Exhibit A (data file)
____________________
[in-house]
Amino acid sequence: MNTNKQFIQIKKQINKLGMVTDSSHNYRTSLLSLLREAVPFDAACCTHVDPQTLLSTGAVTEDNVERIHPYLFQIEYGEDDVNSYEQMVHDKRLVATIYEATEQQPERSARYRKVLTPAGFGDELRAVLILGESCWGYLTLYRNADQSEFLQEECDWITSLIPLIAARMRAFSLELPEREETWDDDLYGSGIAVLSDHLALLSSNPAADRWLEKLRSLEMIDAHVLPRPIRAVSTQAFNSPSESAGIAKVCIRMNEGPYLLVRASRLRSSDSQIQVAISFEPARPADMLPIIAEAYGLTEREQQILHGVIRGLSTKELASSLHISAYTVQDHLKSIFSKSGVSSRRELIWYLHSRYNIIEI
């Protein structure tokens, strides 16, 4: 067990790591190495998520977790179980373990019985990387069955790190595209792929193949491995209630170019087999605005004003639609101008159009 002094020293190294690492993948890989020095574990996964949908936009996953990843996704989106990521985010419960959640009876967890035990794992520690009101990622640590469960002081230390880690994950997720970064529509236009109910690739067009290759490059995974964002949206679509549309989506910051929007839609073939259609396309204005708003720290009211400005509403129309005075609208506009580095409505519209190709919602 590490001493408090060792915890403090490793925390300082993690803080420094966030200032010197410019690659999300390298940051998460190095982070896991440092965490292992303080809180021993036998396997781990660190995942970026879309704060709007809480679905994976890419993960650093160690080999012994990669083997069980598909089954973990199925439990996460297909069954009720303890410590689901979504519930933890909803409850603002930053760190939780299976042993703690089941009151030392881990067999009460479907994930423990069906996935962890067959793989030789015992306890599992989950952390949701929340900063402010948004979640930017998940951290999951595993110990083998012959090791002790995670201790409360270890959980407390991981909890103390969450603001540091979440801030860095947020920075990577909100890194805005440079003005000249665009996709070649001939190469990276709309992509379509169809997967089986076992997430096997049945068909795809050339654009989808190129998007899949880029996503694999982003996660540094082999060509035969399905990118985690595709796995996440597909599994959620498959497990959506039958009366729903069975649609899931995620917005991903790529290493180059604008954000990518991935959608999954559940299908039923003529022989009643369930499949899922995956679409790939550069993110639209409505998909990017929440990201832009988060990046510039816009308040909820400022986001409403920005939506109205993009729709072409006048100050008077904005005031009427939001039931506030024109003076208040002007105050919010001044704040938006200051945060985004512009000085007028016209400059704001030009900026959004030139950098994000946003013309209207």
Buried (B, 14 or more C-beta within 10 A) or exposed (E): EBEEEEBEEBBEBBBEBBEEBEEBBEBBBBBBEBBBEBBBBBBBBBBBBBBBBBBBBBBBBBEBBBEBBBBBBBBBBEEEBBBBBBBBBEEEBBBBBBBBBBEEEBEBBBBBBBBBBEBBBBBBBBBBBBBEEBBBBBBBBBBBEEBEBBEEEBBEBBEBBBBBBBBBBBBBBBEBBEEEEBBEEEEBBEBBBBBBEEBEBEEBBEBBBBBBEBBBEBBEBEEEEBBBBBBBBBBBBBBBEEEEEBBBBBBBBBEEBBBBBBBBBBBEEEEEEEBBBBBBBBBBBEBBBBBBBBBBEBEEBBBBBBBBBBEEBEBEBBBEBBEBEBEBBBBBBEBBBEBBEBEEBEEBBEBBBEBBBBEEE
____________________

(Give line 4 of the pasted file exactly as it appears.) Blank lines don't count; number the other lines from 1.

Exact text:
Buried (B, 14 or more C-beta within 10 A) or exposed (E): EBEEEEBEEBBEBBBEBBEEBEEBBEBBBBBBEBBBEBBBBBBBBBBBBBBBBBBBBBBBBBEBBBEBBBBBBBBBBEEEBBBBBBBBBEEEBBBBBBBBBBEEEBEBBBBBBBBBBEBBBBBBBBBBBBBEEBBBBBBBBBBBEEBEBBEEEBBEBBEBBBBBBBBBBBBBBBEBBEEEEBBEEEEBBEBBBBBBEEBEBEEBBEBBBBBBEBBBEBBEBEEEEBBBBBBBBBBBBBBBEEEEEBBBBBBBBBEEBBBBBBBBBBBEEEEEEEBBBBBBBBBBBEBBBBBBBBBBEBEEBBBBBBBBBBEEBEBEBBBEBBEBEBEBBBBBBEBBBEBBEBEEBEEBBEBBBEBBBBEEE